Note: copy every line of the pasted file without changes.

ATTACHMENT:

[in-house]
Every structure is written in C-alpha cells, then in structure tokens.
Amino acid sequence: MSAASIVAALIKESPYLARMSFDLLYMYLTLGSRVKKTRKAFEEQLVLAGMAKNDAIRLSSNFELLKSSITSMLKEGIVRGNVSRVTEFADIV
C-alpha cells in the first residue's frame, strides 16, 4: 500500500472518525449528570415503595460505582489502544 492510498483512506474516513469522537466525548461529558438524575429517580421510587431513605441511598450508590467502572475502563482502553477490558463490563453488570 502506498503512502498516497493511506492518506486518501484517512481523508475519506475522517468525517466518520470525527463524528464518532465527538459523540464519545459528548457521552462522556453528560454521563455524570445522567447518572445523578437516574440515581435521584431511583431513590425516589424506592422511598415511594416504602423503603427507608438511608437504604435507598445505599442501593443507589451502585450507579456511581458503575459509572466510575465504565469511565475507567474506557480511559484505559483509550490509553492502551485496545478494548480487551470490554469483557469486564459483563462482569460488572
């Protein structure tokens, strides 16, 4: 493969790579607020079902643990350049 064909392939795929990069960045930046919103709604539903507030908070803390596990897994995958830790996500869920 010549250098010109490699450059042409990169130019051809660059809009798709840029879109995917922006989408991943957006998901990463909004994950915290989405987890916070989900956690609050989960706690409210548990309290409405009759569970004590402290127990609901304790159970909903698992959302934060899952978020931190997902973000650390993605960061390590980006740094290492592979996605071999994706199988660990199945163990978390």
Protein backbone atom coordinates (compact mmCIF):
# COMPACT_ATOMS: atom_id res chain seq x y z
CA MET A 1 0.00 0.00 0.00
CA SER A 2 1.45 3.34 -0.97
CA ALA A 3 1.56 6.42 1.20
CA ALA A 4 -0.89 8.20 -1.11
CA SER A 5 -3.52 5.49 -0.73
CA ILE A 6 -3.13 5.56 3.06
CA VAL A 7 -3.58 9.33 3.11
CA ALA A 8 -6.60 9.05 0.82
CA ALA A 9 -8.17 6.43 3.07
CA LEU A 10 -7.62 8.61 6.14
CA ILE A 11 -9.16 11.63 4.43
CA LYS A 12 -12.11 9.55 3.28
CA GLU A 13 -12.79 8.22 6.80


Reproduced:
[in-house]
Every structure is written in C-alpha cells, then in structure tokens.
Amino acid sequence: MSAASIVAALIKESPYLARMSFDLLYMYLTLGSRVKKTRKAFEEQLVLAGMAKNDAIRLSSNFELLKSSITSMLKEGIVRGNVSRVTEFADIV
C-alpha cells in the first residue's frame, strides 16, 4: 500500500472518525449528570415503595460505582489502544 492510498483512506474516513469522537466525548461529558438524575429517580421510587431513605441511598450508590467502572475502563482502553477490558463490563453488570 502506498503512502498516497493511506492518506486518501484517512481523508475519506475522517468525517466518520470525527463524528464518532465527538459523540464519545459528548457521552462522556453528560454521563455524570445522567447518572445523578437516574440515581435521584431511583431513590425516589424506592422511598415511594416504602423503603427507608438511608437504604435507598445505599442501593443507589451502585450507579456511581458503575459509572466510575465504565469511565475507567474506557480511559484505559483509550490509553492502551485496545478494548480487551470490554469483557469486564459483563462482569460488572
């Protein structure tokens, strides 16, 4: 493969790579607020079902643990350049 064909392939795929990069960045930046919103709604539903507030908070803390596990897994995958830790996500869920 010549250098010109490699450059042409990169130019051809660059809009798709840029879109995917922006989408991943957006998901990463909004994950915290989405987890916070989900956690609050989960706690409210548990309290409405009759569970004590402290127990609901304790159970909903698992959302934060899952978020931190997902973000650390993605960061390590980006740094290492592979996605071999994706199988660990199945163990978390």
Protein backbone atom coordinates (compact mmCIF):
# COMPACT_ATOMS: atom_id res chain seq x y z
CA MET A 1 0.00 0.00 0.00
CA SER A 2 1.45 3.34 -0.97
CA ALA A 3 1.56 6.42 1.20
CA ALA A 4 -0.89 8.20 -1.11
CA SER A 5 -3.52 5.49 -0.73
CA ILE A 6 -3.13 5.56 3.06
CA VAL A 7 -3.58 9.33 3.11
CA ALA A 8 -6.60 9.05 0.82
CA ALA A 9 -8.17 6.43 3.07
CA LEU A 10 -7.62 8.61 6.14
CA ILE A 11 -9.16 11.63 4.43
CA LYS A 12 -12.11 9.55 3.28
CA GLU A 13 -12.79 8.22 6.80